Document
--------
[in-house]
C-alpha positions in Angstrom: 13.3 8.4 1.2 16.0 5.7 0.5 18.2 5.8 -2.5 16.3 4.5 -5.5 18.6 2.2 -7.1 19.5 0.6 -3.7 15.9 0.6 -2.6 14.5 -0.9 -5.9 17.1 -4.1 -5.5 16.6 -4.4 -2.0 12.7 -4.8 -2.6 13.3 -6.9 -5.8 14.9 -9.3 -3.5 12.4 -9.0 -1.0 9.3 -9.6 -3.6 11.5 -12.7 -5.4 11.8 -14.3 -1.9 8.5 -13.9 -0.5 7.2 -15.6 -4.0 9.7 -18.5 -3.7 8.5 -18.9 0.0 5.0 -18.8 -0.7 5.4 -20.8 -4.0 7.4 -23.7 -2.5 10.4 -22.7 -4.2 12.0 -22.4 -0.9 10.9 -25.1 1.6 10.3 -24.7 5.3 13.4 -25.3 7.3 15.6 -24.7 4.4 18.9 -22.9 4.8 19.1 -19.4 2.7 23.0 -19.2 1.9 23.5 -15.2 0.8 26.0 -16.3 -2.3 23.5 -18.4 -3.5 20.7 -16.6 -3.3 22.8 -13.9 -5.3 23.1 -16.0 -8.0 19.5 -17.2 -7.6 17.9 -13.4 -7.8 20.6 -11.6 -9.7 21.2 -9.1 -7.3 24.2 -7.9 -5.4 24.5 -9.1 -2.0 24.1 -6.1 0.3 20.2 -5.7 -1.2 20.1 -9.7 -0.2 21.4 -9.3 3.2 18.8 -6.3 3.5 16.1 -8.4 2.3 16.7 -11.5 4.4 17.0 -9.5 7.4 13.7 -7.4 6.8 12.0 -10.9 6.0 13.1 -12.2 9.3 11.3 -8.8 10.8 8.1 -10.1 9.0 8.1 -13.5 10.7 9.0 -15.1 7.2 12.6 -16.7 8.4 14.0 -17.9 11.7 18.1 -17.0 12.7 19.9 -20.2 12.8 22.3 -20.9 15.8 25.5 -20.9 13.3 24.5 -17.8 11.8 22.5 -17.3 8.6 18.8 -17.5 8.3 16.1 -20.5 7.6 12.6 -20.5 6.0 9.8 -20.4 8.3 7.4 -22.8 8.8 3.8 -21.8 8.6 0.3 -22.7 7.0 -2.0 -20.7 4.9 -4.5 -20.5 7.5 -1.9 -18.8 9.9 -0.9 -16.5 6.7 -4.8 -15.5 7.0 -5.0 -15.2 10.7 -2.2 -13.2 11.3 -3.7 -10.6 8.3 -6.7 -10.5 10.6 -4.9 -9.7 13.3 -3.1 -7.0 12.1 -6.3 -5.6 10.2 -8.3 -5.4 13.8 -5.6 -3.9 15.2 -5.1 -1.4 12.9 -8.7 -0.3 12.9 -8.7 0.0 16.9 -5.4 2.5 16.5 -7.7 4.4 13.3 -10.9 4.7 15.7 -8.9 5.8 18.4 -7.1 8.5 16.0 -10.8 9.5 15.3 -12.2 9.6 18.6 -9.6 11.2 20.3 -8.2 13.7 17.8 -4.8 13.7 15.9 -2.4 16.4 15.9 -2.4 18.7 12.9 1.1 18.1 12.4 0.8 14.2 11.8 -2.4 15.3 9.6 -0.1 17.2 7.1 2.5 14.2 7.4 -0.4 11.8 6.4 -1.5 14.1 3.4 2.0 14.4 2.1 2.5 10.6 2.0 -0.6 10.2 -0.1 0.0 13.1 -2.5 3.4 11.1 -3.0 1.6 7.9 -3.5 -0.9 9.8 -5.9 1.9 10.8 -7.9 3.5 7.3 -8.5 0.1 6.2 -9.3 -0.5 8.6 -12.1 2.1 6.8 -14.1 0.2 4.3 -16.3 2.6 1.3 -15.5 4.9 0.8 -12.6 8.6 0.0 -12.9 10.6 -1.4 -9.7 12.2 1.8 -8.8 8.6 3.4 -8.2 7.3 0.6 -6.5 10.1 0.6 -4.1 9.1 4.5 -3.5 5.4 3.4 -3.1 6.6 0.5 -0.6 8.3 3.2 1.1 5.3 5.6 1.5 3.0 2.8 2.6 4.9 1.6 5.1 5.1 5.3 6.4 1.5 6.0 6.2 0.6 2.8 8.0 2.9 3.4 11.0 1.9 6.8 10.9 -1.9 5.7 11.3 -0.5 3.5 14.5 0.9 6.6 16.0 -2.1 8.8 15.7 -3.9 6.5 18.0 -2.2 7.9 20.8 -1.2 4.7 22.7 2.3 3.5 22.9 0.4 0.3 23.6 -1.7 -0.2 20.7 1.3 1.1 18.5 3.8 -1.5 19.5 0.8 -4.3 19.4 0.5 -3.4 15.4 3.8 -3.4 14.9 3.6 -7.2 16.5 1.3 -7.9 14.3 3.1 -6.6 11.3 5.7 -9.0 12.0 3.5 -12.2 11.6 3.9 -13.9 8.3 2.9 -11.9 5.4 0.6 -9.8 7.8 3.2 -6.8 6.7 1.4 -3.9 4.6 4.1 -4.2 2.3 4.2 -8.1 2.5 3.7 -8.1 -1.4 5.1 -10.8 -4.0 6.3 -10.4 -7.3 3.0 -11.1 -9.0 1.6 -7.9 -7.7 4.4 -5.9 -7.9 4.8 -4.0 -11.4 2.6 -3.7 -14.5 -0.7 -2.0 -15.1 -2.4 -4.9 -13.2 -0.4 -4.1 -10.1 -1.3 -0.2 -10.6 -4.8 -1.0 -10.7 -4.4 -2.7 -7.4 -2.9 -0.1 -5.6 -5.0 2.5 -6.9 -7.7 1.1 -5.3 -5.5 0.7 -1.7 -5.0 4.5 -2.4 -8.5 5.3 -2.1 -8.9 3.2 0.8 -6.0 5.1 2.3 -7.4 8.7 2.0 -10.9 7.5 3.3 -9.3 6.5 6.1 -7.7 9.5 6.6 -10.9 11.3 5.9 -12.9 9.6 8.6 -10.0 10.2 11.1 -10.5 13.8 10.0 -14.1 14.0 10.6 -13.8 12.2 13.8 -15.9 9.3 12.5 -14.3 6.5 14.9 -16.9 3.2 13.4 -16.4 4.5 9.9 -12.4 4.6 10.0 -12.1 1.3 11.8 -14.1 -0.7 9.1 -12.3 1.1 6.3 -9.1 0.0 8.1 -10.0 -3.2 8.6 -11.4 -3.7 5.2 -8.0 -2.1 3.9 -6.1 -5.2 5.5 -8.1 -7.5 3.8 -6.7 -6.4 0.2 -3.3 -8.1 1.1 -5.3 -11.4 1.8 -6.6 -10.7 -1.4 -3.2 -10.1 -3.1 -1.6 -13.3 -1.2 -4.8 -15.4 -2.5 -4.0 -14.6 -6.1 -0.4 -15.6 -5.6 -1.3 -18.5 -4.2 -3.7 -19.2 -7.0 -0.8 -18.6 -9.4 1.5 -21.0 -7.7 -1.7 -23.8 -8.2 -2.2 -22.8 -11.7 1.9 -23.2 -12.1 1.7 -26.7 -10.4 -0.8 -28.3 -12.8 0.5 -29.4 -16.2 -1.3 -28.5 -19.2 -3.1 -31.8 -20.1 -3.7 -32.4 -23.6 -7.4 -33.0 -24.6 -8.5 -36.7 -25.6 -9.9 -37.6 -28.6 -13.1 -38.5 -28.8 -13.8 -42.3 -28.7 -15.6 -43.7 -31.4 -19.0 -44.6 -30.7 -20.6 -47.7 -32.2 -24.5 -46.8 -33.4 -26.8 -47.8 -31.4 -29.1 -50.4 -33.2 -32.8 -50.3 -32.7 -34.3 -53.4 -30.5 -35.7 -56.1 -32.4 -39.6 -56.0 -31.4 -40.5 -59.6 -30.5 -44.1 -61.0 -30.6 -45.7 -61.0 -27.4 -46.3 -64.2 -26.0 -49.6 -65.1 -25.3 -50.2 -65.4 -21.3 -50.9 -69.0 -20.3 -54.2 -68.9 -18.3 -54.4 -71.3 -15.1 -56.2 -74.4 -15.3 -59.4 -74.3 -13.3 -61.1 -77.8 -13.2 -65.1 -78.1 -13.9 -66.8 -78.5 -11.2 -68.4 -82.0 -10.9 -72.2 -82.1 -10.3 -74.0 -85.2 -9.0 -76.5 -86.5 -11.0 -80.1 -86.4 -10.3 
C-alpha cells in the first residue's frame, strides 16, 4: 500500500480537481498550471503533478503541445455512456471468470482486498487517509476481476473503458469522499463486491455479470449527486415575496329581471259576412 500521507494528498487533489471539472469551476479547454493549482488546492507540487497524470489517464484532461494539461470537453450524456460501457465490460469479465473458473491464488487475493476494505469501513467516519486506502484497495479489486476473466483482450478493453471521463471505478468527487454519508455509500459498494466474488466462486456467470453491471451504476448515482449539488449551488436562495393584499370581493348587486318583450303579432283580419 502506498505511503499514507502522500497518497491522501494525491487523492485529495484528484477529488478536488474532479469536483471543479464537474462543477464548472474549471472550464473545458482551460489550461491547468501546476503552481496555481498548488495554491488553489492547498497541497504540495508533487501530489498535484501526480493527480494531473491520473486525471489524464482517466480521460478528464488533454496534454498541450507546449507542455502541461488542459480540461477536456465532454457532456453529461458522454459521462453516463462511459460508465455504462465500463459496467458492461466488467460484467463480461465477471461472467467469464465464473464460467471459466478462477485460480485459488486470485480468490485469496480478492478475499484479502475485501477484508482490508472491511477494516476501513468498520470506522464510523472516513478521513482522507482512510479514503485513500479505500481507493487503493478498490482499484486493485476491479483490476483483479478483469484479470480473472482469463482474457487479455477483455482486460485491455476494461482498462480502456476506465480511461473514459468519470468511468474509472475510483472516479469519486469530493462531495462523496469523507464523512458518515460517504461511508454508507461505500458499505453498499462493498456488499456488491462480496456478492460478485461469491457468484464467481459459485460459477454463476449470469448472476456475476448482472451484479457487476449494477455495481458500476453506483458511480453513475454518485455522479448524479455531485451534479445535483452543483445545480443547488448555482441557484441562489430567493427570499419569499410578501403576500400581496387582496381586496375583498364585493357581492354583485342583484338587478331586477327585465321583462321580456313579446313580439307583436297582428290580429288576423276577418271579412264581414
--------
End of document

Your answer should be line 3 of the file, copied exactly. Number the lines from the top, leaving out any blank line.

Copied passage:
C-alpha cells in the first residue's frame, strides 16, 4: 500500500480537481498550471503533478503541445455512456471468470482486498487517509476481476473503458469522499463486491455479470449527486415575496329581471259576412 500521507494528498487533489471539472469551476479547454493549482488546492507540487497524470489517464484532461494539461470537453450524456460501457465490460469479465473458473491464488487475493476494505469501513467516519486506502484497495479489486476473466483482450478493453471521463471505478468527487454519508455509500459498494466474488466462486456467470453491471451504476448515482449539488449551488436562495393584499370581493348587486318583450303579432283580419 502506498505511503499514507502522500497518497491522501494525491487523492485529495484528484477529488478536488474532479469536483471543479464537474462543477464548472474549471472550464473545458482551460489550461491547468501546476503552481496555481498548488495554491488553489492547498497541497504540495508533487501530489498535484501526480493527480494531473491520473486525471489524464482517466480521460478528464488533454496534454498541450507546449507542455502541461488542459480540461477536456465532454457532456453529461458522454459521462453516463462511459460508465455504462465500463459496467458492461466488467460484467463480461465477471461472467467469464465464473464460467471459466478462477485460480485459488486470485480468490485469496480478492478475499484479502475485501477484508482490508472491511477494516476501513468498520470506522464510523472516513478521513482522507482512510479514503485513500479505500481507493487503493478498490482499484486493485476491479483490476483483479478483469484479470480473472482469463482474457487479455477483455482486460485491455476494461482498462480502456476506465480511461473514459468519470468511468474509472475510483472516479469519486469530493462531495462523496469523507464523512458518515460517504461511508454508507461505500458499505453498499462493498456488499456488491462480496456478492460478485461469491457468484464467481459459485460459477454463476449470469448472476456475476448482472451484479457487476449494477455495481458500476453506483458511480453513475454518485455522479448524479455531485451534479445535483452543483445545480443547488448555482441557484441562489430567493427570499419569499410578501403576500400581496387582496381586496375583498364585493357581492354583485342583484338587478331586477327585465321583462321580456313579446313580439307583436297582428290580429288576423276577418271579412264581414